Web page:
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London councils urged to demolish and rebuild housing estates

Words: Simon Wicks
Woodberry Downs | Pic: Lucy Fisher

London council estates should be demolished to make way for ‘city villages’ with more homes built at higher densities, shadow infrastructure minister Lord Andrew Adonis will argue at the launch of a new publication tonight (Tuesday).

City villages: An answer to the London housing crisis? is a collection of essays edited by the Labour peer on behalf of think-tank the Institute for Public Policy Research. The publication is to be launched this evening at an event at RIBA (Royal Institute of British Architects).

According to a report in the Financial Times, Lord Adonis will argue that knocking down existing council housing and rebuilding at higher densities with mixed tenures can increase housing without needing any funding from the state. Current tenants could be rehomed in new properties at the same location, but within a 'city village' composed of different kinds of housing, including social housing and private housing sold at open market prices.

In his essay, the peer will point out that the large scale creation of low density housing estates in the postwar era means that the population of inner London is still almost two million below its 1939 peak. This is despite the fact that the total population of the capital has just reached a record high.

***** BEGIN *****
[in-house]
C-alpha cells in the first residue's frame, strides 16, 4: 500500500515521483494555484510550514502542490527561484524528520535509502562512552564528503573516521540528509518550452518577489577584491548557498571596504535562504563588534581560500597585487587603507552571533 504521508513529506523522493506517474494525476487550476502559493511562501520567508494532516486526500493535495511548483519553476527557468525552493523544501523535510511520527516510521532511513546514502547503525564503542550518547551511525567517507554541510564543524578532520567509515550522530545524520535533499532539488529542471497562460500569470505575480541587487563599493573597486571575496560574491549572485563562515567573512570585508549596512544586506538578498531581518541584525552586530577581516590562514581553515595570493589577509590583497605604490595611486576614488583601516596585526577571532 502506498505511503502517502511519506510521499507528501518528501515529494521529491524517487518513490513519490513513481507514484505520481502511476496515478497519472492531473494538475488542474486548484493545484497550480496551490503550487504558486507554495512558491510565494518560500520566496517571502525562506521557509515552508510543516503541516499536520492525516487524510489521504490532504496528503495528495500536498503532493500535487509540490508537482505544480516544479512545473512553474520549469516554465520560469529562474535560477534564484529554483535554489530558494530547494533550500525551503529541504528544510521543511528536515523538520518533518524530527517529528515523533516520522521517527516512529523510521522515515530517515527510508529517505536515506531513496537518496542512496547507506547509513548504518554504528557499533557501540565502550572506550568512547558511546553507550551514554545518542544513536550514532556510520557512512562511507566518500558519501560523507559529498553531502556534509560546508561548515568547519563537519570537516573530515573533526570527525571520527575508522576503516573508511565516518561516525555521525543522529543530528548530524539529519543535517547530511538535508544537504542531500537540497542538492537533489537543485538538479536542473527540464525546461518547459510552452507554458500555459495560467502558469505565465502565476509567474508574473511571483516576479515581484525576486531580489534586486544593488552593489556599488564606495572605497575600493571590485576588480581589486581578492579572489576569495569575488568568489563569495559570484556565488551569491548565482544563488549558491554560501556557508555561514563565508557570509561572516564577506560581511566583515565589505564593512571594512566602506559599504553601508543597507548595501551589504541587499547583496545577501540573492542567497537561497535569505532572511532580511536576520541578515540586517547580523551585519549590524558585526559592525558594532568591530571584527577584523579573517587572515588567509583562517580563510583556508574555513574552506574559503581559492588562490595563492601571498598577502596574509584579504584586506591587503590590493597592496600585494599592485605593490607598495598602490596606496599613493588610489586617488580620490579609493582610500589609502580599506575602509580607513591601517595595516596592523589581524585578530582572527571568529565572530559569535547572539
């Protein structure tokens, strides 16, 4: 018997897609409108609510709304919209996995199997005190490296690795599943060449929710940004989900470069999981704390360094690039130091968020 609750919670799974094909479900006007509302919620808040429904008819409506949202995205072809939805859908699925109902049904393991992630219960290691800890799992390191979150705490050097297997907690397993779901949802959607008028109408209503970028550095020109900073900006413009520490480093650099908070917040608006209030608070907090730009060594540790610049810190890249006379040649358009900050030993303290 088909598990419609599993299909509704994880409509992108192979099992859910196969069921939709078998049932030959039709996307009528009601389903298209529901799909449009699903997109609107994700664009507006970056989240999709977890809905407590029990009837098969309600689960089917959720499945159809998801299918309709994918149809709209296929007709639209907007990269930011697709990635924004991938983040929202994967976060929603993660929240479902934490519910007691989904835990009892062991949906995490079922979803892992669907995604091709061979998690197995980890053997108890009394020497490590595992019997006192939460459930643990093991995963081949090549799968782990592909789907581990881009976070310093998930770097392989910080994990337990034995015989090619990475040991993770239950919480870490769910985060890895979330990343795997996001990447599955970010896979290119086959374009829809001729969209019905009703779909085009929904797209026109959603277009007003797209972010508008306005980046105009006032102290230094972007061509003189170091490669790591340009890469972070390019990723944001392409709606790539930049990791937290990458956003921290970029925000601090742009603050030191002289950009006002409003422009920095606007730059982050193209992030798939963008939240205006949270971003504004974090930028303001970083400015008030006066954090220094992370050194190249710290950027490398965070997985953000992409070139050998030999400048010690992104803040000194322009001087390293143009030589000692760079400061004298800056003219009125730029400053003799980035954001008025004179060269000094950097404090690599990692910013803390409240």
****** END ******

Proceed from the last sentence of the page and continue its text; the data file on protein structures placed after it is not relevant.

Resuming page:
Because London councils own on average 25-30 per cent of the land in their boroughs, they are in a strong position to replace and remodel large swathes of housing stock - and in so doing help to solve the capital's housing shortage without spreading into undeveloped land. Experts believe some 40-50,000 new homes per year are required in London to keep up with population growth; fewer than 20,000 houses were started in 2014.

According to Lord Adonis there are around 3,500 council estates within London boundaries, but only an estimated 50 have been redeveloped to provide a wider range of housing. In some cases the regeneration of council housing estates has proved controversial, with falling quanitites of affordable housing becoming part of the mix. The total rebuild of Southwark's Heygate estate, for example, has attracted criticism for creating 2,500 homes with just a quarter for rent or subsidised ownership.

Lord Adonis will, according to the FT, cite Woodberry Down in Hackney as an example of how densification and variation can provide a 'city village' development containing sufficient affordable housing, without cost to the public purse. Here, fewer than 2,000 council flats in tenement blocks are being replaced by 5,550 homes for rent and sale.

“The scale of council-owned land is vast and greatly under-appreciated,” Lord Adonis told the FT. “There are particularly large concentrations of council-owned land in inner London, and this is some of the highest-priced land in the world.” He added: “The local authority planning regime has got to adapt properly to the potential for [market-priced rent] developments.”

The collection of essays is being published as the Conservative Party prepares to relaunch its Right to Buy policy which enabled around two million council tenants to purchase their own home at an affordable price. The policy has been cited as one reason for the current for the shortage of affordable housing, as many of the bought-up properties were not replaced.

Also presenting at this evening’s City Villages event at RIBA are architect Lord Richard Rogers, mayor of Lewisham Sir Steve Bullock and the National Housing Federation’s head of policy Rachel Fisher, who has given The Planner her thoughts on how the incoming government can help to solve Britian's housing woes.